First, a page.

On these five things Calvinists and evangelical Arminians agree:
1. No one desires to be saved apart from a change of heart wrought by God.
2. There is no salvation apart from repentance from sin and faith in Christ.
3. All those who repent and believe in Christ will be saved.
4. No one who truly desires salvation in Jesus Christ will be turned away from God because they are not among “the elect.”
5. It is the responsibility of the church to declare the Gospel throughout the world because it is the power of God unto salvation for ALL who believe.

It seems to me that those are strong grounds for unity.

Posted on Tuesday, August 14, 2007 by Todd Pruitt on 1517

In the August issue of SBC Life Morris Chapman comments on the discussion concerning the Baptist Faith and Message at the 2007 Convention in San Antonio. He writes:

“Our forefathers had the foresight to determine the core beliefs about which they could agree in order that Southern Baptist churches could come together to send missionaries around the world and build seminaries to educate individuals who were to pastor, preach, teach, and minister in our churches.”

The Baptist Faith and Message is not an exhaustive statement of faith nor is it intended to be. Sometimes I lament this fact. I find myself wondering if our churches would be better served by a more comprehensive statement of faith. However, since there are certain important theological issues on which the BFM is either silent or speaks only in generalities it is important for Southern Baptists to extend charity to one another when there is disagreement over those issues. Sadly, this is often not the case. Both laymen and clergy within our denomination have drawn battle lines over doctrines not exhaustively explained or even addressed in the BFM.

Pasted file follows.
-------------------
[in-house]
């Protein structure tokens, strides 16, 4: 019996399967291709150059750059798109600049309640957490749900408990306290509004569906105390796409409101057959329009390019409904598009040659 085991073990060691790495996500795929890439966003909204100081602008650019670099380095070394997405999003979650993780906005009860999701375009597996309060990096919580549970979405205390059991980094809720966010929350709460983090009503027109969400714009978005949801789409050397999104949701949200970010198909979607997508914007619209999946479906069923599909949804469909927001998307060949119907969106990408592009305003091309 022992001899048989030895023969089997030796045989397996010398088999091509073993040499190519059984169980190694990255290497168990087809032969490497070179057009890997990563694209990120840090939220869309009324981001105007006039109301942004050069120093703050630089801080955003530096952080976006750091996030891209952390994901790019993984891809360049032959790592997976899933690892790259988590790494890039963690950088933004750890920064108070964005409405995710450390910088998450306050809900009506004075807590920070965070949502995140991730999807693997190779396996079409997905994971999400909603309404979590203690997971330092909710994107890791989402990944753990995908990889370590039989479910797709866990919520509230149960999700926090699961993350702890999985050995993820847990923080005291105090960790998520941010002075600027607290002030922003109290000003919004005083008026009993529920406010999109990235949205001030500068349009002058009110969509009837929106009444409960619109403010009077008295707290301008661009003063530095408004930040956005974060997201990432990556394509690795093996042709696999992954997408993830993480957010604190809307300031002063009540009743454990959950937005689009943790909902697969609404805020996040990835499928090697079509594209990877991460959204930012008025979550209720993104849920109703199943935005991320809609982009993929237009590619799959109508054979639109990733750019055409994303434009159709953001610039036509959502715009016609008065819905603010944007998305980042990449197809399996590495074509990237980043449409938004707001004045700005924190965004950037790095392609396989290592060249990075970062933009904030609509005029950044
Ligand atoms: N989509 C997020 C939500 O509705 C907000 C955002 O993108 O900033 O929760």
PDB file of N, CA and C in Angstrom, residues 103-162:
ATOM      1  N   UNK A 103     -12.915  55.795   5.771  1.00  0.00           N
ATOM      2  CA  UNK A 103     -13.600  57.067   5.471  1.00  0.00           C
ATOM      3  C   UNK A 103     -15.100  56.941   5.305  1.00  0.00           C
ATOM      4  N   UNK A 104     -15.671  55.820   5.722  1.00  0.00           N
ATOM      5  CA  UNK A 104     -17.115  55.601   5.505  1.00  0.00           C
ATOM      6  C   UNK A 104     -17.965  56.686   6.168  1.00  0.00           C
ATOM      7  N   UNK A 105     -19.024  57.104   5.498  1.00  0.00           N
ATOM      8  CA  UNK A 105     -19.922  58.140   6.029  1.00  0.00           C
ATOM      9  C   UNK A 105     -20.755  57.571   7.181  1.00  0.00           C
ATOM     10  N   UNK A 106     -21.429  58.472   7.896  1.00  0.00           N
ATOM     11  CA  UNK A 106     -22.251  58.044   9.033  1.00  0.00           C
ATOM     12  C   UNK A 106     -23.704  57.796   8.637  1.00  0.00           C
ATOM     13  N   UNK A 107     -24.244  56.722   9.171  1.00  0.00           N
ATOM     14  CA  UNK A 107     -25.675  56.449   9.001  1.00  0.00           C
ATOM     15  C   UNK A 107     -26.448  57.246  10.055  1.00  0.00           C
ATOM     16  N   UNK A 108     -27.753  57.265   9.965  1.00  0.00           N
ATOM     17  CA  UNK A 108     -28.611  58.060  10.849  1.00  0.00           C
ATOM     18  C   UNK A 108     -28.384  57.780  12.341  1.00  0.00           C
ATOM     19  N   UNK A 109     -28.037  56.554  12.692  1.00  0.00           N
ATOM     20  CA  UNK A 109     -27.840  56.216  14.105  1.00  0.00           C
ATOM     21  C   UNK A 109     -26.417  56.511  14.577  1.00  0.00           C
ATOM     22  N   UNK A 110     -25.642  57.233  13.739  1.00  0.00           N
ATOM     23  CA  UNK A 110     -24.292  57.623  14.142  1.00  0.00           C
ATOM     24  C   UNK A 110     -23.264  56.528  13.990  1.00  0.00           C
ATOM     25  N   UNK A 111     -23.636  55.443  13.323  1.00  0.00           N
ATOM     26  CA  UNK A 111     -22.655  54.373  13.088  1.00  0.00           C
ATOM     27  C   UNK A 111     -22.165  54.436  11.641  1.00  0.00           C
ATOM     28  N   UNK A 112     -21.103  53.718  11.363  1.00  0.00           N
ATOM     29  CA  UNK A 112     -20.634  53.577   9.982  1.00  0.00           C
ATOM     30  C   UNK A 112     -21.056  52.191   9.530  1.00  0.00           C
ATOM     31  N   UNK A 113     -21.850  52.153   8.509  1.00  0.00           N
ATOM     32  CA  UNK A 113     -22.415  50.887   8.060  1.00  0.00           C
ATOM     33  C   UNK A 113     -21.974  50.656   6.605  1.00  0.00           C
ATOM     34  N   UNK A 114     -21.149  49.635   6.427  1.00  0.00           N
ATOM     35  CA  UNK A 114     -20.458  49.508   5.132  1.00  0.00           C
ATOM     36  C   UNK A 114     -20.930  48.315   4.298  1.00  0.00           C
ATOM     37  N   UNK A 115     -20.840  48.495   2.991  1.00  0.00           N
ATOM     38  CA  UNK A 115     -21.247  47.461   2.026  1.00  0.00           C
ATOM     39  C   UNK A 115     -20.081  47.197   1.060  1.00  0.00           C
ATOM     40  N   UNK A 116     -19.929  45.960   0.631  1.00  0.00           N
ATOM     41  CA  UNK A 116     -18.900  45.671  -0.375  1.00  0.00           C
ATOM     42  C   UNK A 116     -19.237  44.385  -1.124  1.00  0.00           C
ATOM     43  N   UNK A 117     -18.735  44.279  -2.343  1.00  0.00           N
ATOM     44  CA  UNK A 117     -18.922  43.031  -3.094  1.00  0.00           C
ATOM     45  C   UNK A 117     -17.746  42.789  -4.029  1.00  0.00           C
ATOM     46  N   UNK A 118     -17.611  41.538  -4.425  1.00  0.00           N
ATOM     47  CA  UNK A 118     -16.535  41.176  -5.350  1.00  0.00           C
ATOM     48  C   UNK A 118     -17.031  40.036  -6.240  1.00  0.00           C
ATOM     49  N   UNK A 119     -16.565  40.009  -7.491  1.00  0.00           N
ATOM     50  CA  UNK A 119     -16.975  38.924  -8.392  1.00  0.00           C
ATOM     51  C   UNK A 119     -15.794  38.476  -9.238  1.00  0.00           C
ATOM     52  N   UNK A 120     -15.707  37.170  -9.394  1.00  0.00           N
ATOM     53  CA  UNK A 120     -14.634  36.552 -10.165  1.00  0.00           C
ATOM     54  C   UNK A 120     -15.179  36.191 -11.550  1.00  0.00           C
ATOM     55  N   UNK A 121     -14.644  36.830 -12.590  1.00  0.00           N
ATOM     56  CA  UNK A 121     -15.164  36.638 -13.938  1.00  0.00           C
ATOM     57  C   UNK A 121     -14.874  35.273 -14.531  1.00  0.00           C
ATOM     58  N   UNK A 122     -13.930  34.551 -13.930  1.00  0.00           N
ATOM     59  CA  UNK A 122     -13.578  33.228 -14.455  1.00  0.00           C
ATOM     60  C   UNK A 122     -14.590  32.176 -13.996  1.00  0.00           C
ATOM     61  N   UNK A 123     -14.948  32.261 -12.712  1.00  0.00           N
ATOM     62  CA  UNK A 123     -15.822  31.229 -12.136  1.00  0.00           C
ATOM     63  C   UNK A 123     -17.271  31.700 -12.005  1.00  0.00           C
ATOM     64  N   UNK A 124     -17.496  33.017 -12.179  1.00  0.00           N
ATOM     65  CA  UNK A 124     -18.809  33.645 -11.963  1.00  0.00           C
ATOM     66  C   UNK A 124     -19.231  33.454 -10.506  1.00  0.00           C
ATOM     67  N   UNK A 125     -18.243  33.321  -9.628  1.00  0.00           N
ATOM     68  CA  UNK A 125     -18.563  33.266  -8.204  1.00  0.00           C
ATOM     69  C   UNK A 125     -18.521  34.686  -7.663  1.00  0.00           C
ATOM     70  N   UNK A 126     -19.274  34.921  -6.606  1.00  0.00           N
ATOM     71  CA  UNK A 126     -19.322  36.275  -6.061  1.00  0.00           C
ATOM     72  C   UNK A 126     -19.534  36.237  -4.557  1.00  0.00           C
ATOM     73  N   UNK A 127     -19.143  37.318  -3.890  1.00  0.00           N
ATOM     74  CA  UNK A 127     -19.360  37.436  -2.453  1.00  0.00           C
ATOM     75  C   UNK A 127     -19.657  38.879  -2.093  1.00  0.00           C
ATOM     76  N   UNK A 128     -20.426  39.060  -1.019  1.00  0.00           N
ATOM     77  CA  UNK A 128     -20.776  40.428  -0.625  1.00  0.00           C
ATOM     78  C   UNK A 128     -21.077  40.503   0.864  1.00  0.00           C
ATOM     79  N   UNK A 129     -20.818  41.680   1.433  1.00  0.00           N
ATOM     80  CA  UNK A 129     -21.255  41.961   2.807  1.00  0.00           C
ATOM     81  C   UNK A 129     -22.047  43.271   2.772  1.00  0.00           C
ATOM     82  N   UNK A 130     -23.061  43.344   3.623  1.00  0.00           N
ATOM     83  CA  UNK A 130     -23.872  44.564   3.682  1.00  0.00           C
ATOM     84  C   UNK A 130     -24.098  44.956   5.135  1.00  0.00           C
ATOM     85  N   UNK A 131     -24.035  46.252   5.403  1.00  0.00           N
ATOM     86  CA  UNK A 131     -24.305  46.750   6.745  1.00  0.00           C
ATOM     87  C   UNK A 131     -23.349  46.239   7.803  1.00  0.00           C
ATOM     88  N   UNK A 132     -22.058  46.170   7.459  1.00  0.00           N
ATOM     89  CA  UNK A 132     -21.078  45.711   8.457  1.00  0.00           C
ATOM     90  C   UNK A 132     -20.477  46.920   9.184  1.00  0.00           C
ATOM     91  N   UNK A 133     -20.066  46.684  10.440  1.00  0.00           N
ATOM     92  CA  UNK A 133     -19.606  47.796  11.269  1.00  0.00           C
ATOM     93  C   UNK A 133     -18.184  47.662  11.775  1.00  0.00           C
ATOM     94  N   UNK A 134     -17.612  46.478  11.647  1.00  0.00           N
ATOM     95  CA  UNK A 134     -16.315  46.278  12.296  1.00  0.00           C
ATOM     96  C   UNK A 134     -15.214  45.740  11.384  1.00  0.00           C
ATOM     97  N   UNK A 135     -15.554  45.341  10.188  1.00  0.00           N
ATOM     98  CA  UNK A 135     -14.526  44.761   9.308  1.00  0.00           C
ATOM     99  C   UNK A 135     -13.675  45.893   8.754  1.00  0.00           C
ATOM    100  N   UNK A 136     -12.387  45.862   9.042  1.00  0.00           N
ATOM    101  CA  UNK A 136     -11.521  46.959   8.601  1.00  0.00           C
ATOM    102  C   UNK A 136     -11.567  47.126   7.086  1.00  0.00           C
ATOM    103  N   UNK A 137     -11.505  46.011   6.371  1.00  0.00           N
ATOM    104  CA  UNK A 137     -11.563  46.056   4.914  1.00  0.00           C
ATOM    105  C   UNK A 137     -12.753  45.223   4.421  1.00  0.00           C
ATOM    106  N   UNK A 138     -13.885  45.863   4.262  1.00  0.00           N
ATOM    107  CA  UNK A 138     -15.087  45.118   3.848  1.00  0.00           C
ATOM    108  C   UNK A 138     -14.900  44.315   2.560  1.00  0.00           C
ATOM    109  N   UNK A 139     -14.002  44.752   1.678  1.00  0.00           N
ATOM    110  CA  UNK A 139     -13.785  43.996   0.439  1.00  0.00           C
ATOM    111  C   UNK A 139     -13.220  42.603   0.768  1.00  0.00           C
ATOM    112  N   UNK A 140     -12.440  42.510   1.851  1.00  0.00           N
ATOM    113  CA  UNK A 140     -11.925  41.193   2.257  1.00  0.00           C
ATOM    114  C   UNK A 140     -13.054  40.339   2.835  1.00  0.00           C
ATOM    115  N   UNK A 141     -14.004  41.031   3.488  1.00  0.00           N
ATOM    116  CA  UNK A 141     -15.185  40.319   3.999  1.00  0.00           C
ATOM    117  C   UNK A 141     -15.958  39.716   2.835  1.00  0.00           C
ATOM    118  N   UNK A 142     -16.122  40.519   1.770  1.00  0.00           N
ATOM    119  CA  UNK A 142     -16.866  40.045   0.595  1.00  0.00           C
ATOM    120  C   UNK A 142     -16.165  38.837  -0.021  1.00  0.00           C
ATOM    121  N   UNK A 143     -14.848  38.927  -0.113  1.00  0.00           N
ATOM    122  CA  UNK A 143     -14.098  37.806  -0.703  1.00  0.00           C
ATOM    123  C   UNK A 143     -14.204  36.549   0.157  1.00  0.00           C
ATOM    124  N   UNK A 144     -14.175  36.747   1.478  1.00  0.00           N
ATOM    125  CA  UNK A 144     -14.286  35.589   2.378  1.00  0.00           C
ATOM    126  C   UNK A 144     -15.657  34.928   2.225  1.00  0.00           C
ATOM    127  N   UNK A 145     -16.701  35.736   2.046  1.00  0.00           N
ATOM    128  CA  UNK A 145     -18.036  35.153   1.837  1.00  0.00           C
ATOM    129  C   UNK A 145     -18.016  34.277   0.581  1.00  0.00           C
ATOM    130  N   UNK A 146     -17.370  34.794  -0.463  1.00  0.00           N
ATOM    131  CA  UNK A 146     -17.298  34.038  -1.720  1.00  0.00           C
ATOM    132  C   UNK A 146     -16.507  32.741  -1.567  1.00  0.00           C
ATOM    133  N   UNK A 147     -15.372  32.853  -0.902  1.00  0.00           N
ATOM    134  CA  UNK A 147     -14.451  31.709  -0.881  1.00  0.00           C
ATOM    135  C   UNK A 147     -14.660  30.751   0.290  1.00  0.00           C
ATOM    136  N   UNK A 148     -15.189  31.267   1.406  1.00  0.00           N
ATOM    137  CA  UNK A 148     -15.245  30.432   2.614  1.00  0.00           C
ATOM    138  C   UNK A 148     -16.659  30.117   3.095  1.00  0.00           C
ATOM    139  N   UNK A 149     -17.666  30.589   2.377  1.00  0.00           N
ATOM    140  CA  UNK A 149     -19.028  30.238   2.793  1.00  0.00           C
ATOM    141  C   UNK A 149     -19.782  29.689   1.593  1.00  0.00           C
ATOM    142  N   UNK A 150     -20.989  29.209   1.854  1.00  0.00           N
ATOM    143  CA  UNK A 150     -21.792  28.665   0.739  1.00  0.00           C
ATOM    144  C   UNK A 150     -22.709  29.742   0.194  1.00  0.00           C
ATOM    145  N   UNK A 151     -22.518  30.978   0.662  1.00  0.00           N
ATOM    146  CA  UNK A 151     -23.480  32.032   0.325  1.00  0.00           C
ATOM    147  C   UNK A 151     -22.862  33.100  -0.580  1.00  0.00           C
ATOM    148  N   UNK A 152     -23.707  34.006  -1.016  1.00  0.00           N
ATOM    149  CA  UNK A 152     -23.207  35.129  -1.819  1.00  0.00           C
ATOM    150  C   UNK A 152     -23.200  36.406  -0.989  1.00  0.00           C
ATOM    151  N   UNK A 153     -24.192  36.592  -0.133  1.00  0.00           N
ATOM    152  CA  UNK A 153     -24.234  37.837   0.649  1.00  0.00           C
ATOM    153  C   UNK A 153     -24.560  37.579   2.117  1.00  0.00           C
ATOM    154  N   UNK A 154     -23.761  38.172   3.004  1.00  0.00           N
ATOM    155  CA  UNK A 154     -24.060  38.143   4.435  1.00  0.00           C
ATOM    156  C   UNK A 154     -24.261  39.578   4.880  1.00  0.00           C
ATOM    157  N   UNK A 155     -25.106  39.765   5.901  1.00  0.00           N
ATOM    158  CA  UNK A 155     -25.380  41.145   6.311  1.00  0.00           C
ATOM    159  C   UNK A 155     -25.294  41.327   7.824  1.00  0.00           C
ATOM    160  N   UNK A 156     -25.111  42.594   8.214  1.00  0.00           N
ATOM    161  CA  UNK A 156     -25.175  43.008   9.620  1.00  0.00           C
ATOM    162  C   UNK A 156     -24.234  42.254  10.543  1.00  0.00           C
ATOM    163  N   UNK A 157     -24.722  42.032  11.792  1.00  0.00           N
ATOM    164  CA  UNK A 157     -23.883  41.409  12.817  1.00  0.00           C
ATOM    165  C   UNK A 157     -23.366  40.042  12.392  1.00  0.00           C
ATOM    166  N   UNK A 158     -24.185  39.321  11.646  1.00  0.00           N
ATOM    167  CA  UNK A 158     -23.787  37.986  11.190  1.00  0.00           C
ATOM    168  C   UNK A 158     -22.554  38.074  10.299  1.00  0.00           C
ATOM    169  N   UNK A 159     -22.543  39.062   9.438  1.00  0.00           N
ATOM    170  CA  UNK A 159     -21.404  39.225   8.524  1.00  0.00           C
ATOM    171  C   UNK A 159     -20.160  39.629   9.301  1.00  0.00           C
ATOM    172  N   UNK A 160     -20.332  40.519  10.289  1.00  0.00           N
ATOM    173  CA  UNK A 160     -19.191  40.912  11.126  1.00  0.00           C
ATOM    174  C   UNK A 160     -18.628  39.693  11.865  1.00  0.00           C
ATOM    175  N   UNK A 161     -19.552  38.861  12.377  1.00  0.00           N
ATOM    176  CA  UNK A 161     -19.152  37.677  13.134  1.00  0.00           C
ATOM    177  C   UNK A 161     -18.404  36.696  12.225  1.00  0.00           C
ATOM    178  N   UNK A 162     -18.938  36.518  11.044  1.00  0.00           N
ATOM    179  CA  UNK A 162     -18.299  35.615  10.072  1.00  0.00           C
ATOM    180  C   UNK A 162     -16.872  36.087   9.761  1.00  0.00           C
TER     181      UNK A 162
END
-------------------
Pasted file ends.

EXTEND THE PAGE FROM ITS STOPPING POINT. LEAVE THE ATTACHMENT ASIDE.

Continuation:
Chapman continues:
“When we insist upon engaging each other in heated debates over doctrinal interpretations beyond the Baptist Faith and Message, our Convention shall sooner or later divide into even more factions and distract us from fulfilling the Great Commission…